Report from Vanderbilt University: With the emergence of the Delta variant this summer, hospitalizations and serious illness associated with COVID-19 have increased in Tennessee. On July 4, 2021, there were 213 hospitalized COVID-19 patients across the entire state. As of August 18, there were 2,497 hospitalized COVID-19 patients—a ten-fold increase in just over a month.
The decline in COVID-19 hospitalizations in the spring was attributable, in part, to vaccination efforts targeted at the most vulnerable and elderly Tennesseans, who are at highest risk of hospitalization and death from COVID-19. Vaccination efforts began in January and were expanded to all adults as of April 5. All children aged 12 and over became eligible to receive the Pfizer/BioNTech vaccine in May. On July 4, 45% of Tennesseans aged 15 or older were fully vaccinated: since then, the percentage fully vaccinated has risen to about 50%.
In addition to immunity gained through vaccination, there have been (as of Aug. 18) 963,647 documented COVID-19 cases in Tennessee. This total constitutes approximately 14% of the state population, though the official count understates the true total number of infections since not every positive case is detected and reported to the state.
Throughout the early summer, the combination of higher vaccination rates among the most vulnerable and “natural” immunity acquired through prior infection was offered by some as evidence the state could keep infections, hospitalizations, and deaths in check. However, the emergence of the Delta variant of the COVID-19 virus, coupled with a return towards normalcy in mobility and behavior, has resulted in a surge in infections and hospitalizations. Since mid-July, the rate of increase in COVID-19 hospitalizations has been higher than at any point in the pandemic.
As the Delta variant became entrenched in neighboring Missouri and Arkansas, growth in hospitalizations first began in the Memphis region but has since spread to every region of the state. Hospitalizations also have been concentrated primarily among the unvaccinated. Importantly, immunity acquired through prior infection provides some level of protection—though emerging scientific evidence suggests that unvaccinated individuals with prior COVID-19 are twice as likely to become infected by the Delta variant than those who have been vaccinated.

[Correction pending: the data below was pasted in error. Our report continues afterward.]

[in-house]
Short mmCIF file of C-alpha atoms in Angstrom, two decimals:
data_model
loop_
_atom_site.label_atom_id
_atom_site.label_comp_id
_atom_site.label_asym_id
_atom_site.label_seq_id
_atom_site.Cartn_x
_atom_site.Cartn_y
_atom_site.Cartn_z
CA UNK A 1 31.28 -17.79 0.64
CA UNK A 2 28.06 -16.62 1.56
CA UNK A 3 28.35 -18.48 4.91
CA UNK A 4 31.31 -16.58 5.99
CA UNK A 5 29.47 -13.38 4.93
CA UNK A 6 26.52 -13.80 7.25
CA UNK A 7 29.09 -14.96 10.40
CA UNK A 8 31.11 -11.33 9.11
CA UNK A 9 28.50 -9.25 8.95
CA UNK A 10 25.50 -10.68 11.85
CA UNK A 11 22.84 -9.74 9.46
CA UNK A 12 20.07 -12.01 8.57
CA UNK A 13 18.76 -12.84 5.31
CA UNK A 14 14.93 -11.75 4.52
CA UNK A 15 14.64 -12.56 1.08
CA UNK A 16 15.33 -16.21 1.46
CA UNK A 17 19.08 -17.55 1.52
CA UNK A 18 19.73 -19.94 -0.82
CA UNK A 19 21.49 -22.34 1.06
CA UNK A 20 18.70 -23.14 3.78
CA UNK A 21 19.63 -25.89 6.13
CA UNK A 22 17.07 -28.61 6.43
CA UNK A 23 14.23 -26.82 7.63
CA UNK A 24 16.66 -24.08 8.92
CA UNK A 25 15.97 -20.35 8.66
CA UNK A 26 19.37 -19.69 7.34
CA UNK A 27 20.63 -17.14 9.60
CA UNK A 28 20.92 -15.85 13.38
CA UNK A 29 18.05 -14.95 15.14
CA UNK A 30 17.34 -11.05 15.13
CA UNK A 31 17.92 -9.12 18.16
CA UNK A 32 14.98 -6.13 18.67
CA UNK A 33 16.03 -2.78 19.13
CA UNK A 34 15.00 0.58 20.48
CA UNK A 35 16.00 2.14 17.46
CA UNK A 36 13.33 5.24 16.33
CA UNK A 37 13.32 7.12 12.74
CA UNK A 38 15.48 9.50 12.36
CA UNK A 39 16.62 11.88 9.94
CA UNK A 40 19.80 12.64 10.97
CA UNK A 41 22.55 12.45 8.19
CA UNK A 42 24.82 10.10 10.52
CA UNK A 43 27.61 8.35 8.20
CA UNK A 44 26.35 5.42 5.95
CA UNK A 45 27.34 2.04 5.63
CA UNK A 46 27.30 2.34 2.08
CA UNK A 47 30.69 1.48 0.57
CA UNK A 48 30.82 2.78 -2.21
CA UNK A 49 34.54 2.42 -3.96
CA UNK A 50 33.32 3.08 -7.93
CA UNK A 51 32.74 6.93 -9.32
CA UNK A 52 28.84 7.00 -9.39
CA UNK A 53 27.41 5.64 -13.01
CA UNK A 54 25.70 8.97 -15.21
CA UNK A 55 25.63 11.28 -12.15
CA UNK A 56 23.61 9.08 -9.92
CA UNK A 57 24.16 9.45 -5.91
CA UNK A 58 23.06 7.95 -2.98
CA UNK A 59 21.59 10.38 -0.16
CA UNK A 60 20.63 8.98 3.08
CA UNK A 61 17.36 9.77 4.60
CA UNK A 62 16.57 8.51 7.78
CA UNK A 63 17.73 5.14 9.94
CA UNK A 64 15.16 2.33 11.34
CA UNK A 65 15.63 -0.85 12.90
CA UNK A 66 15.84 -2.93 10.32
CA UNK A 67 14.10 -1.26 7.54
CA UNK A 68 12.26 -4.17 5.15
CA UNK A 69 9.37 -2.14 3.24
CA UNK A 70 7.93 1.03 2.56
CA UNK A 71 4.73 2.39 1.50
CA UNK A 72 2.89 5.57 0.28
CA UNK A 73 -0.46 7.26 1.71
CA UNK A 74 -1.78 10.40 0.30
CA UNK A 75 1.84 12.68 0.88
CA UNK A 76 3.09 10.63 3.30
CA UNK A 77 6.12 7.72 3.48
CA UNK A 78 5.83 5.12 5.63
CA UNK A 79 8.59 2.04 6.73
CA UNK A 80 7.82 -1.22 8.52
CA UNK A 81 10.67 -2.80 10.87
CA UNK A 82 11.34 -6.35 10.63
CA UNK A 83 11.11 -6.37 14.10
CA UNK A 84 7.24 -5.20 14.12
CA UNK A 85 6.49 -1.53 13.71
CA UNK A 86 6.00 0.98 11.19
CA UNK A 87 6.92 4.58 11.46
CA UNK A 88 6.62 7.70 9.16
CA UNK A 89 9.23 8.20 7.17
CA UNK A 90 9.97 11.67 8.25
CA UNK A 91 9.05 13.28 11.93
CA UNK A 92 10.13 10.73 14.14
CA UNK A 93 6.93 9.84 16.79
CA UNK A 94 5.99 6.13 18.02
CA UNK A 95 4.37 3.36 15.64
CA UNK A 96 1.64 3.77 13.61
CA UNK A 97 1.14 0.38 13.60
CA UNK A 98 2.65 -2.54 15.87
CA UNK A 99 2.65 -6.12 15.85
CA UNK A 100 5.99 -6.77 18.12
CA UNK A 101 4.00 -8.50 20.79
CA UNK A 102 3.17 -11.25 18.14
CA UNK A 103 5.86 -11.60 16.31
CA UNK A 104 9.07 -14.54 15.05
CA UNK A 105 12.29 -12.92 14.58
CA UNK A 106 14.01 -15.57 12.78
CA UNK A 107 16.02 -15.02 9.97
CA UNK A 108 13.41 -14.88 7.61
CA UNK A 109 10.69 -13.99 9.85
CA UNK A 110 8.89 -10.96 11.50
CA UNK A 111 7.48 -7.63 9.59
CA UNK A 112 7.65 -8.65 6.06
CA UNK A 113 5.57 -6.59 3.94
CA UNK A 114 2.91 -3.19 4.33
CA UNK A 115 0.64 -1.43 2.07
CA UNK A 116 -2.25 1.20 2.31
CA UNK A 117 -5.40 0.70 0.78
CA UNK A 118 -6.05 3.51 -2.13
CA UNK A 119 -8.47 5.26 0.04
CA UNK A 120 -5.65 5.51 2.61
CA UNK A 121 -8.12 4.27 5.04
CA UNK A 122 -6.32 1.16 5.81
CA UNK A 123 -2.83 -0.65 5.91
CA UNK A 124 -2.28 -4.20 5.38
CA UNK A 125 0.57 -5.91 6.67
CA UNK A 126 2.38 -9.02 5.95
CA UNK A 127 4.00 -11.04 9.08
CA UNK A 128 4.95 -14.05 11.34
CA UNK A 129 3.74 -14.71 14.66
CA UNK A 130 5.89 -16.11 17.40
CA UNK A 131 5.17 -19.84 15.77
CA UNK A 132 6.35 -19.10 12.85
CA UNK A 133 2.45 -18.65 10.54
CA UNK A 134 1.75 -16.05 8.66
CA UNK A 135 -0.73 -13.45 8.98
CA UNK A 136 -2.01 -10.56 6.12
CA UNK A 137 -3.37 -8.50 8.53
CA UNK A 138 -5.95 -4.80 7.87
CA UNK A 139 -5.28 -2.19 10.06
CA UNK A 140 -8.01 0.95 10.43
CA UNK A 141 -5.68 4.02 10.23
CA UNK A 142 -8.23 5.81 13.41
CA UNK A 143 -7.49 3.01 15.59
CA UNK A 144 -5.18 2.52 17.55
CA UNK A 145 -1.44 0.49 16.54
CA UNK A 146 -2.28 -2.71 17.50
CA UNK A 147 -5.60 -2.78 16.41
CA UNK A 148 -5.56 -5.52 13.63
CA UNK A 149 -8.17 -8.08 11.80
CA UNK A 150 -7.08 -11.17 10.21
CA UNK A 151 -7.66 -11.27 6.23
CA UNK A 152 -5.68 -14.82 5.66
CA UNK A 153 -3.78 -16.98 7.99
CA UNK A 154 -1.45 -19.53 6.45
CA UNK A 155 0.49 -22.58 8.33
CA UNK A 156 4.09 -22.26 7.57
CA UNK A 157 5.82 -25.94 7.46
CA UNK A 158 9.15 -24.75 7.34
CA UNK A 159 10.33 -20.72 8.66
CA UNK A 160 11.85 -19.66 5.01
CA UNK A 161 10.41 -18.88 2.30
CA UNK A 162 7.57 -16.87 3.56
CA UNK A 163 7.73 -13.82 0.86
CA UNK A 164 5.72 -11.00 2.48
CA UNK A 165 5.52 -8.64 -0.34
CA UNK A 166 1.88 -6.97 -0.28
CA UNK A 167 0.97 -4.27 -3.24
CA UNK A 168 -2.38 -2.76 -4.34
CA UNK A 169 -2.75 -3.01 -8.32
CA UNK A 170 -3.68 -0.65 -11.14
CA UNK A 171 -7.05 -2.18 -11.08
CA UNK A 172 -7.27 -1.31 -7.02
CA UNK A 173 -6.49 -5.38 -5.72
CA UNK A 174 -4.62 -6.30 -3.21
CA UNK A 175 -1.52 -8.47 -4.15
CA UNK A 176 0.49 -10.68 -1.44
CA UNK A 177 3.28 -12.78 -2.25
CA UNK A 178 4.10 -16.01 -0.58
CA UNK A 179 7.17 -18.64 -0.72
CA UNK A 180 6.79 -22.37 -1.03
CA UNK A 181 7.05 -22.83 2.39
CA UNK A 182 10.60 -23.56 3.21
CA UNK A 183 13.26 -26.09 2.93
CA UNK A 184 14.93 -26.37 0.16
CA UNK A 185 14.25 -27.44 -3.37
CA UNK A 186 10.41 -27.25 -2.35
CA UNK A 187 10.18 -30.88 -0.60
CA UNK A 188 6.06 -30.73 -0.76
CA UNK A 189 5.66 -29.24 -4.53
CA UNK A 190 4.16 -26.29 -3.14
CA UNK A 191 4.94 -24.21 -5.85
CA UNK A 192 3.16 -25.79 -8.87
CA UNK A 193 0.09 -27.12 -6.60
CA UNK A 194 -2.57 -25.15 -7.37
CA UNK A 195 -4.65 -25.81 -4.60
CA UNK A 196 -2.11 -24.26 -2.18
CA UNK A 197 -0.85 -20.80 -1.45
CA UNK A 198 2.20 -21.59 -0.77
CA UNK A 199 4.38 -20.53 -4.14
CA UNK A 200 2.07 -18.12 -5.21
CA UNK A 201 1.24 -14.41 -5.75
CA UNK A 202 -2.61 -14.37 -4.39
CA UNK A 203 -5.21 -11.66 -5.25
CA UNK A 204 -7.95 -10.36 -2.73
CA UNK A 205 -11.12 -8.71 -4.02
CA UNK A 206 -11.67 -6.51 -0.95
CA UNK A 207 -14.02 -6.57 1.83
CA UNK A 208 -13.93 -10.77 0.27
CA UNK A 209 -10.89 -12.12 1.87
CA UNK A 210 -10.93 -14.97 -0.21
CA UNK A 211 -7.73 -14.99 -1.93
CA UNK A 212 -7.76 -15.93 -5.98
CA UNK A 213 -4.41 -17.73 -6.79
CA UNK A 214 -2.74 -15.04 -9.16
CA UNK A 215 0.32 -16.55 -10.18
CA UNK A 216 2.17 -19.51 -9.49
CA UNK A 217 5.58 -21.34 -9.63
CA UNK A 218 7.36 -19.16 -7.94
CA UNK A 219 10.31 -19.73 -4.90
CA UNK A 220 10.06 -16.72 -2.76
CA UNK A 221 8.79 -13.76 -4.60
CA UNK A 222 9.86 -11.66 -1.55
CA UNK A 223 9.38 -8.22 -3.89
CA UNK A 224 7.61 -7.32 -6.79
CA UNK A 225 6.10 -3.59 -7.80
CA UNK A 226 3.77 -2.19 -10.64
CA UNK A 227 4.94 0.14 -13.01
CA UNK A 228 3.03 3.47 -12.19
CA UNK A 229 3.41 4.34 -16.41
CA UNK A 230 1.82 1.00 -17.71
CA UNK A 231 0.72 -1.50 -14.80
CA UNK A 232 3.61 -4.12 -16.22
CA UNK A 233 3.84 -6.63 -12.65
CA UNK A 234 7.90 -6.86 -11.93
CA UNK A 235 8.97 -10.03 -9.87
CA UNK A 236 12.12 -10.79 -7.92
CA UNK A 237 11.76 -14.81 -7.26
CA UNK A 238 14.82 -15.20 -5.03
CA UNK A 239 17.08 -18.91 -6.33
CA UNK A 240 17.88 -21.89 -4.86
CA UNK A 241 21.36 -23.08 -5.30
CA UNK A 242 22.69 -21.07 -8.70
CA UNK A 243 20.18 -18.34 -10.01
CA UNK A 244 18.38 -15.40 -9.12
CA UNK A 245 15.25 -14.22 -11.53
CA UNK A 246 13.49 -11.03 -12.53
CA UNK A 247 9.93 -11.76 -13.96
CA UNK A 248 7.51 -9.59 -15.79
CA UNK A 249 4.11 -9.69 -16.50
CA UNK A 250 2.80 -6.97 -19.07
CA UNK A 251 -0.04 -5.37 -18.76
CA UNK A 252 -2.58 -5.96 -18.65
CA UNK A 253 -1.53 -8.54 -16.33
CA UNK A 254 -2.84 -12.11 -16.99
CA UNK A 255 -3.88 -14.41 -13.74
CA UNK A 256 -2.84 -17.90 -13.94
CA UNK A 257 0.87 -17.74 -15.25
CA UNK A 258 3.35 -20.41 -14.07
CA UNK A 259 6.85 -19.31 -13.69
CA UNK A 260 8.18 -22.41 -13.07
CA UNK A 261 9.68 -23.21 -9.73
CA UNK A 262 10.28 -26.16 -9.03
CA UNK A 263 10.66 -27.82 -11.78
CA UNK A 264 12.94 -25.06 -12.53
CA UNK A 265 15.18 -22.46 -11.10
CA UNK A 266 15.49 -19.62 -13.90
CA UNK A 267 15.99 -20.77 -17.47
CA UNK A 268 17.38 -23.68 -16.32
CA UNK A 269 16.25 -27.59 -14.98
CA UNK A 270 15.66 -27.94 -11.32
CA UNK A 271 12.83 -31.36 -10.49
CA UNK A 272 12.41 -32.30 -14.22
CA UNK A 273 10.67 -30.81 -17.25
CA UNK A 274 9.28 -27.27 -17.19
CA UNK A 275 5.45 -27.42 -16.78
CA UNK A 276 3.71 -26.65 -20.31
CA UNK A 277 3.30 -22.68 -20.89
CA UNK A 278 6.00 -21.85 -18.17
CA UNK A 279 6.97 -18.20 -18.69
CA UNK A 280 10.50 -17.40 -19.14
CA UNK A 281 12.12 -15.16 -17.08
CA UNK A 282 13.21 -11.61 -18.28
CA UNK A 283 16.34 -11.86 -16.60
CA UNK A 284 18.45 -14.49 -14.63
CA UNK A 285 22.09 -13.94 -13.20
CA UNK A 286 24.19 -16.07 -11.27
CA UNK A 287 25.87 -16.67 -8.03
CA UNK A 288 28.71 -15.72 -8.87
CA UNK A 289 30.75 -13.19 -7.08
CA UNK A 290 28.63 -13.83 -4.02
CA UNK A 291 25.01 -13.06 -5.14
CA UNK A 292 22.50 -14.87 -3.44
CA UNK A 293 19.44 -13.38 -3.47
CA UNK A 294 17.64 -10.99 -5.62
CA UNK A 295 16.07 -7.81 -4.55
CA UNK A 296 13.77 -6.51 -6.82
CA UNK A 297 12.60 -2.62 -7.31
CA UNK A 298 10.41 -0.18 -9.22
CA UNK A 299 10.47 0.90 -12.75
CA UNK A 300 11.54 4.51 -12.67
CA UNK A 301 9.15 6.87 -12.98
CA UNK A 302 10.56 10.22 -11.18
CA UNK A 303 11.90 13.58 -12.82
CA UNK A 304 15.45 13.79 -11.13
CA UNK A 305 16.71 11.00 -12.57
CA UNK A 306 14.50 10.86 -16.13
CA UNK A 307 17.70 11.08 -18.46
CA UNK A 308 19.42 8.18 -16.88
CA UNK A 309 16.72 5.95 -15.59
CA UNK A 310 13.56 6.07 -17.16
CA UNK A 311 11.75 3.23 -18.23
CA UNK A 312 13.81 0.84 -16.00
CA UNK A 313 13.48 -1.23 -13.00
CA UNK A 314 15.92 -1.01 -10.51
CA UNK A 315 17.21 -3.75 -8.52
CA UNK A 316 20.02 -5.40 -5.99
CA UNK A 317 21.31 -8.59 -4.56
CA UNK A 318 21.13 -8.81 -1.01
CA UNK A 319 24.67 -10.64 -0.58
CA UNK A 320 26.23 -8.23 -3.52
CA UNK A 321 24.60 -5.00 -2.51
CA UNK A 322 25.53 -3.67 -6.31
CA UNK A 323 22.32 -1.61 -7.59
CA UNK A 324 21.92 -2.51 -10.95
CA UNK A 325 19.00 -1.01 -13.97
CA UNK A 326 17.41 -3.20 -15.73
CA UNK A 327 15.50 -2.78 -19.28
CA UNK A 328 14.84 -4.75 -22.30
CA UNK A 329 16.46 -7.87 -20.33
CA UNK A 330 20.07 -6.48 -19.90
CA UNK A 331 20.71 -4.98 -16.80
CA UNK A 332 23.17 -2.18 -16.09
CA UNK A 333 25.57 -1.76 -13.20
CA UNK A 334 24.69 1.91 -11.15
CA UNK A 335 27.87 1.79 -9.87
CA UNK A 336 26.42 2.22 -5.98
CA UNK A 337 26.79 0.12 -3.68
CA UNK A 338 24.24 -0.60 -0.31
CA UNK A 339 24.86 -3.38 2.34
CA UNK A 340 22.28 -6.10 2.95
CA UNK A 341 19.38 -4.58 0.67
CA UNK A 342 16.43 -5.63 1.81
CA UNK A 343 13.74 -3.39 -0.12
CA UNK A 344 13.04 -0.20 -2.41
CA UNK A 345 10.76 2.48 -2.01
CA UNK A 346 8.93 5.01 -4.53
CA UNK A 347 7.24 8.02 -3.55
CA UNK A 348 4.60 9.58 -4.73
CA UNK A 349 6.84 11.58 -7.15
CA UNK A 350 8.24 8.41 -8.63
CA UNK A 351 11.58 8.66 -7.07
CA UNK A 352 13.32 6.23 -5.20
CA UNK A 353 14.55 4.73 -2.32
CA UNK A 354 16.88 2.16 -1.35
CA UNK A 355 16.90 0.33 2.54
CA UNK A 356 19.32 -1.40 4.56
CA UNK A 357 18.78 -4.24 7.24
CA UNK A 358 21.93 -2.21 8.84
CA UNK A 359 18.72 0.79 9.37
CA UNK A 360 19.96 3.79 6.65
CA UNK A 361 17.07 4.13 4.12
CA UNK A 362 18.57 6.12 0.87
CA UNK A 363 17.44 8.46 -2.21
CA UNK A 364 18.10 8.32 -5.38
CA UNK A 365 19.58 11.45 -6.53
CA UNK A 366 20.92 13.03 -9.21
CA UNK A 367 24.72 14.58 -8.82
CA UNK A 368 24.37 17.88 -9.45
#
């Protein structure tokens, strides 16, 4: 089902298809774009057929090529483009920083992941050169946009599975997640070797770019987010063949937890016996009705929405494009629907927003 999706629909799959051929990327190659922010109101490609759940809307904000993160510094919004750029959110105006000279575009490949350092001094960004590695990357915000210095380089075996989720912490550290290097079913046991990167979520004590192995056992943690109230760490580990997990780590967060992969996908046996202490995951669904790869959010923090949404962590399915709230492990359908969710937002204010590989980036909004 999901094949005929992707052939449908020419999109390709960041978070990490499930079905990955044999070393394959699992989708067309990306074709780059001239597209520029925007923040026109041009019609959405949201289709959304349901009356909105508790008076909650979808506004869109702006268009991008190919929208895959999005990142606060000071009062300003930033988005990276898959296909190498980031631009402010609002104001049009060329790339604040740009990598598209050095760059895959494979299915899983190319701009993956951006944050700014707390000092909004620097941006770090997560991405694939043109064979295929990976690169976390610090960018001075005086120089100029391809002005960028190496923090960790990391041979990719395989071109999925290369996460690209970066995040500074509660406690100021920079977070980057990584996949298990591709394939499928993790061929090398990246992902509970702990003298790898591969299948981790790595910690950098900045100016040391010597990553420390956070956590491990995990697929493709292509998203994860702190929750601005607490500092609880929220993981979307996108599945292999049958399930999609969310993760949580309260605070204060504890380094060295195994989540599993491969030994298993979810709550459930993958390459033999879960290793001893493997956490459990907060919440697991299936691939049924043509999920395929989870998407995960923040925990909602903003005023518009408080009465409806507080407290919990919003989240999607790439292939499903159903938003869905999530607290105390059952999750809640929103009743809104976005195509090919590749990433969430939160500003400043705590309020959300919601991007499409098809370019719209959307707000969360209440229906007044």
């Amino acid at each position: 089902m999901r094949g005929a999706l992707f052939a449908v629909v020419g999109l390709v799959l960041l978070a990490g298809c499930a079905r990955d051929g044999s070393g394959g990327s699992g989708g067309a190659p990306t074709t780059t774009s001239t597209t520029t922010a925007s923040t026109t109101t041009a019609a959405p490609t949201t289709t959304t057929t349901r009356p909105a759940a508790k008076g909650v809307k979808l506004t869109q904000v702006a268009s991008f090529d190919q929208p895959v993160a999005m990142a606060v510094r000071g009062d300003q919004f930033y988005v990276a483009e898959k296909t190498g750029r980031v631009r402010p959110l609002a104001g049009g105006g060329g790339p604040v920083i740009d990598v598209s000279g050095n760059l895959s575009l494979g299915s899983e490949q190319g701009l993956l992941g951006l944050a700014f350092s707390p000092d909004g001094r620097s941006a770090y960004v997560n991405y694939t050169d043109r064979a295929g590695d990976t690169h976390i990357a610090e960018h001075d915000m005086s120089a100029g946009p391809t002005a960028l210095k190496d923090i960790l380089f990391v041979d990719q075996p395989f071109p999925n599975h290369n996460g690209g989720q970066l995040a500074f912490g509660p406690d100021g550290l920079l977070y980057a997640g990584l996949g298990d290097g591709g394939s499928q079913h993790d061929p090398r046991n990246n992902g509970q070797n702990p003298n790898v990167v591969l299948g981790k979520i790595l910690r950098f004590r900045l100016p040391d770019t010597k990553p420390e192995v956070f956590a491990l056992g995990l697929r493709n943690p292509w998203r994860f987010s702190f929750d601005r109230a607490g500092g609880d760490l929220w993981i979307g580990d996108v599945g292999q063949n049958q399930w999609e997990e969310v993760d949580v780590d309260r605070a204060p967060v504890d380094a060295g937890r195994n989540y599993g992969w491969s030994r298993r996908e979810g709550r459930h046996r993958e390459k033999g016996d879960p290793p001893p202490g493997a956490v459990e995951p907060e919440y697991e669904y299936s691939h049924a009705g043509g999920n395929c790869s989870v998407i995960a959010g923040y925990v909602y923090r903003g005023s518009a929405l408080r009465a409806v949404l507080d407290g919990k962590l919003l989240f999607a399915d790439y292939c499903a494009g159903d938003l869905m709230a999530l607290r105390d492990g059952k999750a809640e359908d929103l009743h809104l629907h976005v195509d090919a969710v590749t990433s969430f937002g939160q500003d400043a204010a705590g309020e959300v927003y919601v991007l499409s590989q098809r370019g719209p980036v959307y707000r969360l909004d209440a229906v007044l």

Facts About Natural Immunity and Vaccination
To determine if someone has antibodies that inactivate the COVID-19 virus in their blood, a special test is performed in a laboratory in which a sample of a person’s blood is combined with the virus and the amount of virus killed is measured.
When such studies are done on blood samples from patients who have recovered from COVID-19, the levels of these antibodies are not as high as they are in samples from patients who were vaccinated. In fact, some infected patients make very little antibody at all. Those patients who have been infected without symptoms or with only mild symptoms will generally have low levels of antibody and may not be protected from another infection. We do know, however, that if those patients are given even just one dose of vaccine, their bodies will make high levels of antibody that will inactivate the virus if they are exposed in the future.
In fact, it has been observed multiple times in several different scientific studies that the antibody levels after infection plus one dose of vaccine are often higher than levels after two doses of vaccine in individuals who have not been previously infected.
What does this tell us about immunity?
1. Individuals who have tested positive for COVID-19 infection often do not make adequate levels of antibody to protect them from another bout of COVID-19 infection.
2. People who have had previous infection need at least one dose of vaccine to raise antibody to protective levels.
3. Regardless of prior infection, full vaccination with one dose of the J&J vaccine or two doses of the Pfizer or Moderna vaccines is recommended for everyone age 12 and over.
4. Recommendations for additional vaccine doses (known as boosters) are emerging now.
Tennessee is now experiencing its highest growth in hospitalizations than at any point in the pandemic.
Moreover, as of this writing intensive care resource use for COVID-19 patients is at 91% of its previous peak. These trends suggest that if recent growth continues, Tennessee may soon eclipse high-water marks in ICU and ventilation use last seen in January.
Unlike early January 2021, safe and effective vaccines against COVID-19 are now widely available to the public that could stem the spread of the virus and the surge in hospitalizations that is now threatening the health of all Tennesseans due to staffing shortages, hospital diversions, and stretched resources. Especially when cast against a background of considerably higher vaccination rates among the oldest Tennesseans, the recent surge in hospitalizaitons underscores that severe COVID-19 can and does afflict anyone, including adults who may feel they are young and healthy enough to forego vaccination.
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